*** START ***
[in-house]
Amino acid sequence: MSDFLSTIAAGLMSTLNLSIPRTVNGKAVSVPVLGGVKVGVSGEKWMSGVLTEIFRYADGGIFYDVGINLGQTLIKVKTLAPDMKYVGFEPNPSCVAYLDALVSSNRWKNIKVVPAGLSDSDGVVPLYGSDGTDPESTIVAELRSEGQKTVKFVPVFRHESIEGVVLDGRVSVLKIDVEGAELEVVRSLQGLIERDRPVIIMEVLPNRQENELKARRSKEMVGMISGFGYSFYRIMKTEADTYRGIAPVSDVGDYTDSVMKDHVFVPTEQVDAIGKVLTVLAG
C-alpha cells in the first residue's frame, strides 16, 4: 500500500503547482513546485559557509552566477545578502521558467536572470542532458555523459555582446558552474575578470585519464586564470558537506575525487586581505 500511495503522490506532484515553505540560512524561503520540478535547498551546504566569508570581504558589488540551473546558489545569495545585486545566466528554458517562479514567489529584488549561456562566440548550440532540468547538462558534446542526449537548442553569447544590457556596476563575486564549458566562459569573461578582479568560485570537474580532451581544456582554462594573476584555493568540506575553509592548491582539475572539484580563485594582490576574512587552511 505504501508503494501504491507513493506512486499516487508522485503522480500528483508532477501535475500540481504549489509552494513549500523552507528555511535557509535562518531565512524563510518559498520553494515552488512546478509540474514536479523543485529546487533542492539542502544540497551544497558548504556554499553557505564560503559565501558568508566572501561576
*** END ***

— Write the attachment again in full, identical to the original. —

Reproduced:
[in-house]
Amino acid sequence: MSDFLSTIAAGLMSTLNLSIPRTVNGKAVSVPVLGGVKVGVSGEKWMSGVLTEIFRYADGGIFYDVGINLGQTLIKVKTLAPDMKYVGFEPNPSCVAYLDALVSSNRWKNIKVVPAGLSDSDGVVPLYGSDGTDPESTIVAELRSEGQKTVKFVPVFRHESIEGVVLDGRVSVLKIDVEGAELEVVRSLQGLIERDRPVIIMEVLPNRQENELKARRSKEMVGMISGFGYSFYRIMKTEADTYRGIAPVSDVGDYTDSVMKDHVFVPTEQVDAIGKVLTVLAG
C-alpha cells in the first residue's frame, strides 16, 4: 500500500503547482513546485559557509552566477545578502521558467536572470542532458555523459555582446558552474575578470585519464586564470558537506575525487586581505 500511495503522490506532484515553505540560512524561503520540478535547498551546504566569508570581504558589488540551473546558489545569495545585486545566466528554458517562479514567489529584488549561456562566440548550440532540468547538462558534446542526449537548442553569447544590457556596476563575486564549458566562459569573461578582479568560485570537474580532451581544456582554462594573476584555493568540506575553509592548491582539475572539484580563485594582490576574512587552511 505504501508503494501504491507513493506512486499516487508522485503522480500528483508532477501535475500540481504549489509552494513549500523552507528555511535557509535562518531565512524563510518559498520553494515552488512546478509540474514536479523543485529546487533542492539542502544540497551544497558548504556554499553557505564560503559565501558568508566572501561576